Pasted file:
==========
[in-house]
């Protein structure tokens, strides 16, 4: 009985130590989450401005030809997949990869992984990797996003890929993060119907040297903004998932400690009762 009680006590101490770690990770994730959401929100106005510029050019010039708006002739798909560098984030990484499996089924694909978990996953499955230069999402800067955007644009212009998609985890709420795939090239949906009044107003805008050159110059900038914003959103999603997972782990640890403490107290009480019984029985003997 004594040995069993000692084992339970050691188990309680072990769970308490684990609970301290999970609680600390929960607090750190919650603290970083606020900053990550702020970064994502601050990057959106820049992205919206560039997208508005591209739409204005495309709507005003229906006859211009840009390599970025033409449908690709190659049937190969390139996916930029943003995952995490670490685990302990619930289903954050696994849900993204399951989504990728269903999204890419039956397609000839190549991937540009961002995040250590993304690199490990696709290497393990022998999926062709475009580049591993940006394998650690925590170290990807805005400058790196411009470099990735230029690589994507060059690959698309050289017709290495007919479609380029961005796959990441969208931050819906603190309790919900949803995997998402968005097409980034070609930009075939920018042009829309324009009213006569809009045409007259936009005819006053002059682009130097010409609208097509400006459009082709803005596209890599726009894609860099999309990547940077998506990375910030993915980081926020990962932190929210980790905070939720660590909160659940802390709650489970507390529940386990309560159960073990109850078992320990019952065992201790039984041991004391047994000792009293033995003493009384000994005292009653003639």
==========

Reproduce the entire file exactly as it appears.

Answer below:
[in-house]
């Protein structure tokens, strides 16, 4: 009985130590989450401005030809997949990869992984990797996003890929993060119907040297903004998932400690009762 009680006590101490770690990770994730959401929100106005510029050019010039708006002739798909560098984030990484499996089924694909978990996953499955230069999402800067955007644009212009998609985890709420795939090239949906009044107003805008050159110059900038914003959103999603997972782990640890403490107290009480019984029985003997 004594040995069993000692084992339970050691188990309680072990769970308490684990609970301290999970609680600390929960607090750190919650603290970083606020900053990550702020970064994502601050990057959106820049992205919206560039997208508005591209739409204005495309709507005003229906006859211009840009390599970025033409449908690709190659049937190969390139996916930029943003995952995490670490685990302990619930289903954050696994849900993204399951989504990728269903999204890419039956397609000839190549991937540009961002995040250590993304690199490990696709290497393990022998999926062709475009580049591993940006394998650690925590170290990807805005400058790196411009470099990735230029690589994507060059690959698309050289017709290495007919479609380029961005796959990441969208931050819906603190309790919900949803995997998402968005097409980034070609930009075939920018042009829309324009009213006569809009045409007259936009005819006053002059682009130097010409609208097509400006459009082709803005596209890599726009894609860099999309990547940077998506990375910030993915980081926020990962932190929210980790905070939720660590909160659940802390709650489970507390529940386990309560159960073990109850078992320990019952065992201790039984041991004391047994000792009293033995003493009384000994005292009653003639």